If you tell someone “I could care less,” is that telling them that you don’t have an opinion on the matter, or a self-righteous way of saying you might be able to care less, but can’t be bothered?
How much do we care about things? The outpouring of support for victims of the Boston Marathon bombing means that we care an awful lot about those who were affected. This past week, PR Newswire’s parent company, UBM, organized the Business4Better conference in Anaheim, California, which means that we care a lot about helping connect non-profits with corporations and seeing the tremendous things that can come from the right combination of idea + resource.
Locally, the big topic in my world is the shutdown of the main artery I use to get to work for two weeks while they film the next Captain America movie. How much do I care? Meh, I could care less about the inconvenience I’ll endure for two weeks, but that would take too much energy. However, I couldn’t care less about the inconvenience, provided Captain America himself personally picks me up and transports me safely to work each day.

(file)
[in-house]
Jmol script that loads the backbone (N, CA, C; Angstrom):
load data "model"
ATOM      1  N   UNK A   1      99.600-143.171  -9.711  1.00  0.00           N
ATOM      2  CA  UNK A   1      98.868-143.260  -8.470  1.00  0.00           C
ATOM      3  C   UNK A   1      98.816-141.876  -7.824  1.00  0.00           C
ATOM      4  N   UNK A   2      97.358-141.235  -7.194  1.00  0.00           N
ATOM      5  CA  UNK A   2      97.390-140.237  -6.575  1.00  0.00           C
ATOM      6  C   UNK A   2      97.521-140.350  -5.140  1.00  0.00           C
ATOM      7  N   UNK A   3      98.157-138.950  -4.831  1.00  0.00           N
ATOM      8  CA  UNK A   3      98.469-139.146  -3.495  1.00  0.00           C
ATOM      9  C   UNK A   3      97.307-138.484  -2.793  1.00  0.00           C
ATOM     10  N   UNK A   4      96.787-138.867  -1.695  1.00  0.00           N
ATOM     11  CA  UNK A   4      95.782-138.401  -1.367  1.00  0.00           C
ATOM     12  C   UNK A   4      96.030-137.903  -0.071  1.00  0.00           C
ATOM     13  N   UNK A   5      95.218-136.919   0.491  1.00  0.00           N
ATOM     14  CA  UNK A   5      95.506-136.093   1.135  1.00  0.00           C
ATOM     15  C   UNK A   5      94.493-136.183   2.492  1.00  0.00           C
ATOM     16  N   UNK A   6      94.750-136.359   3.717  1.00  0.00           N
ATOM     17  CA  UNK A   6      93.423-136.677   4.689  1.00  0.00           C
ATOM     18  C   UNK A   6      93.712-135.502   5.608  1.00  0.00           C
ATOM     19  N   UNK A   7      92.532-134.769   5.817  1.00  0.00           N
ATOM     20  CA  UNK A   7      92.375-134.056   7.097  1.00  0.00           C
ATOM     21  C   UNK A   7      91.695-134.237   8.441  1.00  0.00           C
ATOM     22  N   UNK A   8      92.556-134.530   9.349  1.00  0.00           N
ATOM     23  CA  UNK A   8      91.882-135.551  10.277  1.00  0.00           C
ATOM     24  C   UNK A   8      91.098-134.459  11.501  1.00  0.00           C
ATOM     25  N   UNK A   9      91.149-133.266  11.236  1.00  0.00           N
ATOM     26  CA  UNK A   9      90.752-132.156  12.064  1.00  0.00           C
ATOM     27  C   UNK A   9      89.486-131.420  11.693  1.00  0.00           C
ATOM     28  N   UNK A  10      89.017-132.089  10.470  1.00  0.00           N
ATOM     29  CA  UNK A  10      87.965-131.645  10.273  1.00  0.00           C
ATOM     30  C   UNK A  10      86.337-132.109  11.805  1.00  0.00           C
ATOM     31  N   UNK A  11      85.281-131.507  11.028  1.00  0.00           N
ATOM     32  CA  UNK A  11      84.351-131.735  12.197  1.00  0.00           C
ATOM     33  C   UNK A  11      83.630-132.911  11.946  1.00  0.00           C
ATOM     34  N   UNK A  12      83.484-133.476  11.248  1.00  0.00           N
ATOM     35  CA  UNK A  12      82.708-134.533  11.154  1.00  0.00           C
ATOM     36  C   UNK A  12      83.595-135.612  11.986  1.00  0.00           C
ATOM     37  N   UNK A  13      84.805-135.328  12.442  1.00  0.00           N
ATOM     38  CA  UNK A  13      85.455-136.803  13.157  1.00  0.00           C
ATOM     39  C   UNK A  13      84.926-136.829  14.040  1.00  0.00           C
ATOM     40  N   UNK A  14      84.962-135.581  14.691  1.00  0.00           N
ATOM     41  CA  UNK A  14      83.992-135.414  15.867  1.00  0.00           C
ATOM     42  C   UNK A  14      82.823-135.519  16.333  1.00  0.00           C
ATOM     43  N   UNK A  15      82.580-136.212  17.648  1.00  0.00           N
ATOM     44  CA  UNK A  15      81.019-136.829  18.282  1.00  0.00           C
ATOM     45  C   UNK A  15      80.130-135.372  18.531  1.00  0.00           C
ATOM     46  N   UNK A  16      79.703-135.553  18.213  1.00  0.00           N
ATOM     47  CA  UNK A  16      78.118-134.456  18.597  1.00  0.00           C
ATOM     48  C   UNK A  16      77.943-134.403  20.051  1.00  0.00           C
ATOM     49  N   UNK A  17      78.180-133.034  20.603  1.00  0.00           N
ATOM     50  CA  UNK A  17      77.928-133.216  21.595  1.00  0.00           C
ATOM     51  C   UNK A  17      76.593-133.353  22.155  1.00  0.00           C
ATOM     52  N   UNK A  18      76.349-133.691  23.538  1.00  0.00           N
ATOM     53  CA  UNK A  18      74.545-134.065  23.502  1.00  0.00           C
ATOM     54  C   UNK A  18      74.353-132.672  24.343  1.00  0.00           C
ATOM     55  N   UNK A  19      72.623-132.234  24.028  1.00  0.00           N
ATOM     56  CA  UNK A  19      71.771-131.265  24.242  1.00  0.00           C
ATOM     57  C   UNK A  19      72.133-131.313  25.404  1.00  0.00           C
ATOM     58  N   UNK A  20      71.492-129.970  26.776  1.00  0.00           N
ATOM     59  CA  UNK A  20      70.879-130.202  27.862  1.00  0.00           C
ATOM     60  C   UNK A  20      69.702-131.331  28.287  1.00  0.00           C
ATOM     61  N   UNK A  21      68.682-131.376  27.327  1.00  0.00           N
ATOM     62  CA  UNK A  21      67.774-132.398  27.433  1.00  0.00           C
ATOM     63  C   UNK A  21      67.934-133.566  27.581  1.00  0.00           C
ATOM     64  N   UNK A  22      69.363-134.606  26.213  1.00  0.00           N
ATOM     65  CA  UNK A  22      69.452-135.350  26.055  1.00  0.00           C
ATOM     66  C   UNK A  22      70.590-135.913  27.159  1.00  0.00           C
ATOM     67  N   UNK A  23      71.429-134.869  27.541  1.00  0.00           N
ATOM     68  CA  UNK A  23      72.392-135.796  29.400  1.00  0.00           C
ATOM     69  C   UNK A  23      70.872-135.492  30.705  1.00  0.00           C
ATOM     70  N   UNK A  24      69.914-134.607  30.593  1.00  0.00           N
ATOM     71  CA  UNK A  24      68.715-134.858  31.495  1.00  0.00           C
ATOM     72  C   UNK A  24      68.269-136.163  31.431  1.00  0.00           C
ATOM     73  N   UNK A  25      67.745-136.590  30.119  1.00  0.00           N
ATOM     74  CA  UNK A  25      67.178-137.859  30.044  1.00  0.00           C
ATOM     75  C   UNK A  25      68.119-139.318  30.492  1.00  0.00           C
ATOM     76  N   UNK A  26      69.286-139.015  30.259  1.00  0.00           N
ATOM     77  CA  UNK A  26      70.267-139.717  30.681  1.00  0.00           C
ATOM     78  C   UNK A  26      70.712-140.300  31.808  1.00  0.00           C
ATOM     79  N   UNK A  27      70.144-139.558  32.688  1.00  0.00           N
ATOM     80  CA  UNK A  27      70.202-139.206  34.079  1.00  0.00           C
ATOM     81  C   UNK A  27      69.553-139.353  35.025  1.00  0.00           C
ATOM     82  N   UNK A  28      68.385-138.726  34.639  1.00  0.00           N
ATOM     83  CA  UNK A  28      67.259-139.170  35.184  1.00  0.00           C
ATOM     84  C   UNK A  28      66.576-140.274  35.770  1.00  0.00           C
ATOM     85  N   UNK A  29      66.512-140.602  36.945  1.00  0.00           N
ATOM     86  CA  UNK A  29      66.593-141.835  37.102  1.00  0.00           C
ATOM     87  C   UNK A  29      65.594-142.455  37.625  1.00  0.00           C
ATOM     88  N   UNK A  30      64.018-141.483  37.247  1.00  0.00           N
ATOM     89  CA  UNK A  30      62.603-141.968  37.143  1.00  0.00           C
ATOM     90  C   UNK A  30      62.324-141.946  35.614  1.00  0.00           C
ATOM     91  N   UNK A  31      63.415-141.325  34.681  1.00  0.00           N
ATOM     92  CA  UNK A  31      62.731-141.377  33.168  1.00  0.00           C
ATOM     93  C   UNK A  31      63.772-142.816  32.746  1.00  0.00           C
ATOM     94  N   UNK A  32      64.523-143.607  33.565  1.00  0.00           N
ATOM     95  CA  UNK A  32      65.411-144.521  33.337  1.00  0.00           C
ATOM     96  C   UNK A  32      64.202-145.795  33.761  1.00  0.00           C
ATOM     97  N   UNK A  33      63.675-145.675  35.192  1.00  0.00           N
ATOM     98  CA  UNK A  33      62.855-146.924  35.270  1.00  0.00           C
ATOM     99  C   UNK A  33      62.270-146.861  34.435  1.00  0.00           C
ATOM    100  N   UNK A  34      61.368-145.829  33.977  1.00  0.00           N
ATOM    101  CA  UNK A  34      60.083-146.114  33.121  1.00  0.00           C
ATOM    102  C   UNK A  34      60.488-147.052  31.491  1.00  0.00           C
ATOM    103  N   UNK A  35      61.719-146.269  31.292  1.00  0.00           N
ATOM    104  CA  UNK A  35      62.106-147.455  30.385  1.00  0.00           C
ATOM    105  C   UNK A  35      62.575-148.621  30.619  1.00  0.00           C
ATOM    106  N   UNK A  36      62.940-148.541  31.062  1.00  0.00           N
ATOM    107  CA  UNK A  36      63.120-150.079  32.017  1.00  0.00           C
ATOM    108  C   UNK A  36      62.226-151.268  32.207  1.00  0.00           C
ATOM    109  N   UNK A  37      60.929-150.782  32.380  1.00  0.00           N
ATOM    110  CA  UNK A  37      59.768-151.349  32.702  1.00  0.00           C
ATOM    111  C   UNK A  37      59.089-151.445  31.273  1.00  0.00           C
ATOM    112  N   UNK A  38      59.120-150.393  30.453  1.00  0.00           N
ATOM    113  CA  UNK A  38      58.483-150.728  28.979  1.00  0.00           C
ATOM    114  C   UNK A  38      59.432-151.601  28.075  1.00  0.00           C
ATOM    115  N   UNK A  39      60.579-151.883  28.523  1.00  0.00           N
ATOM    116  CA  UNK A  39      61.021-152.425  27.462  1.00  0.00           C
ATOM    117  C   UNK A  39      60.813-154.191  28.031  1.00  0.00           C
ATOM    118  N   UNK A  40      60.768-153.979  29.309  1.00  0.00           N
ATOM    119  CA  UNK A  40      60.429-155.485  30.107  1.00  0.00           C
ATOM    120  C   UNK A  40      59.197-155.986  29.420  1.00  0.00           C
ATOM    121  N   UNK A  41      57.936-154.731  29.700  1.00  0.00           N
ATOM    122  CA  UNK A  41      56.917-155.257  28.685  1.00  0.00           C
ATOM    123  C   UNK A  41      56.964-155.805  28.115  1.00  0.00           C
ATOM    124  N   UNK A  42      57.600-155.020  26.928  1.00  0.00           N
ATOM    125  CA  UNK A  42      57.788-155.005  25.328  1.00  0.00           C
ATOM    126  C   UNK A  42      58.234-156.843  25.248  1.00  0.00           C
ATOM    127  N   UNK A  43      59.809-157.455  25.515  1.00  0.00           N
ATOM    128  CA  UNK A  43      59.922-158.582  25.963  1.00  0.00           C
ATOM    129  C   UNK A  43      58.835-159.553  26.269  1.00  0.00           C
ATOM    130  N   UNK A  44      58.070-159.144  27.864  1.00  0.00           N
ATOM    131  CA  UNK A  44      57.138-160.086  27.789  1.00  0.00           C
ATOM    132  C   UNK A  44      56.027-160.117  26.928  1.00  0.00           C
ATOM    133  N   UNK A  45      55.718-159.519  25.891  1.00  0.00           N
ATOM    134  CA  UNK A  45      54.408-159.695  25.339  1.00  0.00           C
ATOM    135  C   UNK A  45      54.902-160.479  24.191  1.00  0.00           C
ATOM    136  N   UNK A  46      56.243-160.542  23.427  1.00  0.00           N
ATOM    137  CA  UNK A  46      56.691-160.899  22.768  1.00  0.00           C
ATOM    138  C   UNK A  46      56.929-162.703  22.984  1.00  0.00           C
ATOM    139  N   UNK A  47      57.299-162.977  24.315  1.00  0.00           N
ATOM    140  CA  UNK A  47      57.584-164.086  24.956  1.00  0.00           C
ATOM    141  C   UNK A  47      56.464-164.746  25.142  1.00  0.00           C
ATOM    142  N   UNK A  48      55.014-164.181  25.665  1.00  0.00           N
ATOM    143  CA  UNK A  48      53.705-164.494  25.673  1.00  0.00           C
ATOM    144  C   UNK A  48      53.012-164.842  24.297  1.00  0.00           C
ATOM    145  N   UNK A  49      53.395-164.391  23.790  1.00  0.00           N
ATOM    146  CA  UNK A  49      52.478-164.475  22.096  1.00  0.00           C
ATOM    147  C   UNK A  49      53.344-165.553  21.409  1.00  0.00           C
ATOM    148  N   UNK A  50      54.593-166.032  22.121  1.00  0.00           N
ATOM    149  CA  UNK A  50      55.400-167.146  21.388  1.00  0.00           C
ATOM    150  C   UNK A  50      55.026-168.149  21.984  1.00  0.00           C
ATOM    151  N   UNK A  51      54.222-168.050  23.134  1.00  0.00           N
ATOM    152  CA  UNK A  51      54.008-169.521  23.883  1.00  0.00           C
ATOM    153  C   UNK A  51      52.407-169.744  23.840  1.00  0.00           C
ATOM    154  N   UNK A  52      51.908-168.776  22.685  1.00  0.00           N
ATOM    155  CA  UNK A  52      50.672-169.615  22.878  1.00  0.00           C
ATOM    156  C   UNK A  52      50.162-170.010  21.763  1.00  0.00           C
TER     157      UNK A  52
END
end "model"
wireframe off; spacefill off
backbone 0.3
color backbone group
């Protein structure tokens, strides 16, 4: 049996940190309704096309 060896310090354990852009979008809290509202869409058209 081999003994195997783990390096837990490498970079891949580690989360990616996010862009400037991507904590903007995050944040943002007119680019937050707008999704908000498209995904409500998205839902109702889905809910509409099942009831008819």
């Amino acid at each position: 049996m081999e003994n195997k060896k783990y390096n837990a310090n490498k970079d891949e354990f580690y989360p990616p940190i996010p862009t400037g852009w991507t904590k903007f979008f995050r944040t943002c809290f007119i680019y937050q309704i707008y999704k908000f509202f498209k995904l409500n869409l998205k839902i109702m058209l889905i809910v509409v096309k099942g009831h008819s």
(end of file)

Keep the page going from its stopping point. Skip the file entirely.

Telling someone “I could care less” elicits a powerful response as a grammatical peeve, primarily because of its illogical nature. You’re trying to convey that you don’t care at all. What you are actually saying is that it is possible for you to care less, you’re just not going to put forth the effort. Harvard professor Stephen Pinker argued that the emphasis given to whether you could care less or couldn’t care less would tell the listener whether you were being ironic or sarcastic.
So, is it grammatically incorrect to tell someone you could care less? No, but if that’s something you prefer to say, I couldn’t care less.
Have a grammar rule you’d like me to explore? Drop me a line at firstname.lastname@example.org.
Author Catherine Spicer is a manager of customer content services at PR Newswire.